Monday, June 08, 2020

Library of Parliament Article on COVID-19 and the Federal Correctional System

HillNotes, a publication of the Library of Parliament in Ottawa, has published an article on COVID-19 and the Federal Correctional System:
"Since the start of the COVID-19 pandemic, federal penitentiaries across the country have reported infections, with institutions experiencing outbreaks in Quebec, Ontario and British Columbia. Both federally sentenced persons and guards have been infected. Because correctional facilities and their populations are part of the larger community, a disease outbreak within penitentiaries is also a health risk to society."

"Approximately 14,000 federally sentenced persons are in federal correctional facilities. They generally live in close quarters, with little separation between cells. Practising physical distancing is either not feasible or could require imposing measures (e.g. prolonged solitary confinement and lockdowns) that have been shown to cause significant physiological and psychological harm."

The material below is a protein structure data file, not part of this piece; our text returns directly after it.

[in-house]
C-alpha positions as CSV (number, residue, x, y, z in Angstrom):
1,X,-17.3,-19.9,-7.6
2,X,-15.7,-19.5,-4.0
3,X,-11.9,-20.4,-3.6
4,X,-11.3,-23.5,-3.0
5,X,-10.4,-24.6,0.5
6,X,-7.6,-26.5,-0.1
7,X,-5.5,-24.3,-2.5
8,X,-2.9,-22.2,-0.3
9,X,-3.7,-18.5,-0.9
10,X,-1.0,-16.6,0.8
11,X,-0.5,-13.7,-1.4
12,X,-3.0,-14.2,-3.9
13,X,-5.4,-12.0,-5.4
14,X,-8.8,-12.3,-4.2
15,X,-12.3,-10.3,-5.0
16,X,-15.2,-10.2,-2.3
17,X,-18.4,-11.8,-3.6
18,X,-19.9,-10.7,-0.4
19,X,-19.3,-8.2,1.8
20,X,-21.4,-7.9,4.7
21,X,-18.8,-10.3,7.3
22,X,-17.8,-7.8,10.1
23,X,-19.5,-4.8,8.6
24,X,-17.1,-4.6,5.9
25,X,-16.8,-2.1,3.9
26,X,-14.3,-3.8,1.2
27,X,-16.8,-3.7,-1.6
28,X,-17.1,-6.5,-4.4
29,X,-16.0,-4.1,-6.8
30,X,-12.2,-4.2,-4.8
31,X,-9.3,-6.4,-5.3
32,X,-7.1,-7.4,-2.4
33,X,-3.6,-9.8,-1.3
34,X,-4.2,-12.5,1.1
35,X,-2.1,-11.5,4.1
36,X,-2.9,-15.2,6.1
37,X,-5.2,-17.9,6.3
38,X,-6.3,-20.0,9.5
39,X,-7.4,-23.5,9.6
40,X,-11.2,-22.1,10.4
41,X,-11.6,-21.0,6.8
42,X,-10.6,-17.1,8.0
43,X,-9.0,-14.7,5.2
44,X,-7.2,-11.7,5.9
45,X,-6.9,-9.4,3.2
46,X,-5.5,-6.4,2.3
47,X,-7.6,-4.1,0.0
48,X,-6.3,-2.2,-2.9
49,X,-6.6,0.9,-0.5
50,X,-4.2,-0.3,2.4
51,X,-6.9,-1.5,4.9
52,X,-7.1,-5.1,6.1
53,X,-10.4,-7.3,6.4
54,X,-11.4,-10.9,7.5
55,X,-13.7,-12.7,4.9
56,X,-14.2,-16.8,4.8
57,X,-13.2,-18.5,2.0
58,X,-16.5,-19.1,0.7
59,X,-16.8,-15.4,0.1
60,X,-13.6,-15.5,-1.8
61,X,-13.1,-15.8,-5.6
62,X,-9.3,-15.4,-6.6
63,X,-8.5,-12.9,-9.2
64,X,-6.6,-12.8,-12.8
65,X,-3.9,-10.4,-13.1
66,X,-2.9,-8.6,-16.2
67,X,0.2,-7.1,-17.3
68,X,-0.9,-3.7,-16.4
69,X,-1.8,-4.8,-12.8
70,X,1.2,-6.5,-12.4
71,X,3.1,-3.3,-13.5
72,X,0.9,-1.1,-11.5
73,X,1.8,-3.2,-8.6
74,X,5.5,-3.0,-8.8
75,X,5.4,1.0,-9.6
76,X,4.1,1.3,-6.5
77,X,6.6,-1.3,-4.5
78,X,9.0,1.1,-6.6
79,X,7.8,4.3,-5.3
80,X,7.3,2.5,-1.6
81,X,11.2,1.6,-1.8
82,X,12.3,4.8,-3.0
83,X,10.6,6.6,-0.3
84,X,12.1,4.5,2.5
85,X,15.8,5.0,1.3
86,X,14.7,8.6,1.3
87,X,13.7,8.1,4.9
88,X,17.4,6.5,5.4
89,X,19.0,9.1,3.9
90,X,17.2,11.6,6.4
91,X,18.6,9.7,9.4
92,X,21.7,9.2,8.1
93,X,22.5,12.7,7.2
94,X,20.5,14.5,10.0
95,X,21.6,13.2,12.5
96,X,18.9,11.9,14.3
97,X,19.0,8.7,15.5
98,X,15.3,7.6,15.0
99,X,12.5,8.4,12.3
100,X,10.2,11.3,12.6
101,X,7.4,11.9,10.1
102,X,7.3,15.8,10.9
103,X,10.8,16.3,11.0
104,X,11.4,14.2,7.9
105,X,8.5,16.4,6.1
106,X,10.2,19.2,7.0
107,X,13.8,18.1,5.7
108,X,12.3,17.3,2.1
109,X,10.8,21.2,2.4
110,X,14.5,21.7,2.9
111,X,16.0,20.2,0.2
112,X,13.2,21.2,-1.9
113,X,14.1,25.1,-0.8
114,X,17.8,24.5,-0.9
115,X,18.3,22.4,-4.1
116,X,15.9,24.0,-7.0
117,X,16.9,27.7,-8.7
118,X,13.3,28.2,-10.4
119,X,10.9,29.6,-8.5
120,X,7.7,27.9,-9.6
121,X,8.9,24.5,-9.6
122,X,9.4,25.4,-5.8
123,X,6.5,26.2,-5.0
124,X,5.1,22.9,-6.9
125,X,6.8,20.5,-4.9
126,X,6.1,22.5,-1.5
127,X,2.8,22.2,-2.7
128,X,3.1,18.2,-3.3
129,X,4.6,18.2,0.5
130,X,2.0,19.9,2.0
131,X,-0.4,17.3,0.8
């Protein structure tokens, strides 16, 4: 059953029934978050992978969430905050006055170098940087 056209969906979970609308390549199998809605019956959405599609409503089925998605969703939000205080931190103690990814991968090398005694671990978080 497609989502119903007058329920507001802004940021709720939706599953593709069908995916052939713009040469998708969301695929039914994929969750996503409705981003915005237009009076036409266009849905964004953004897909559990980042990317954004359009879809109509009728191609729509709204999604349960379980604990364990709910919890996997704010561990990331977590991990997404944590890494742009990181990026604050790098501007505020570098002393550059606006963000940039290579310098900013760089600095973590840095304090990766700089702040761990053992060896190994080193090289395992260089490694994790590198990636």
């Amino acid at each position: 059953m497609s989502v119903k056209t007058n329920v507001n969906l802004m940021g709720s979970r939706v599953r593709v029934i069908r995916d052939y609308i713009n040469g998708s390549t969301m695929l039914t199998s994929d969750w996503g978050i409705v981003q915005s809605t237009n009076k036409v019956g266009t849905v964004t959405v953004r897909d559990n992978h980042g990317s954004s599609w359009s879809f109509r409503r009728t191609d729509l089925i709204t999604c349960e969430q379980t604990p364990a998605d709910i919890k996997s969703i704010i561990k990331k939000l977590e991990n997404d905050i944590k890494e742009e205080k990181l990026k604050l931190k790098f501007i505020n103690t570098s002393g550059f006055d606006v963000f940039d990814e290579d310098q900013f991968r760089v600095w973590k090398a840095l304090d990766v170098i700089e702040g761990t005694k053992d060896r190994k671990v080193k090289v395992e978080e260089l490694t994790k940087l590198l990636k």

"The federally sentenced population is particularly vulnerable due to aging and higher rates of chronic illness. Many federally sentenced persons have struggled with high-risk behaviours associated with chronic health conditions such as Hepatitis C Virus and Human Immunodeficiency Virus. In addition, Indigenous Peoples are overrepresented in federal corrections (30% of federally sentenced persons compared to 5% of Canada’s overall population), and have higher rates of infectious disease and chronic health issues."
The article looks at the obligations to provide health services in correctional institutions, reports by the federal prisons ombudsman, the debate over early release of inmates during the pandemic, and current court challenges against the Canadian government's handling of the situation

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posted by Michel-Adrien at 5:34 pm

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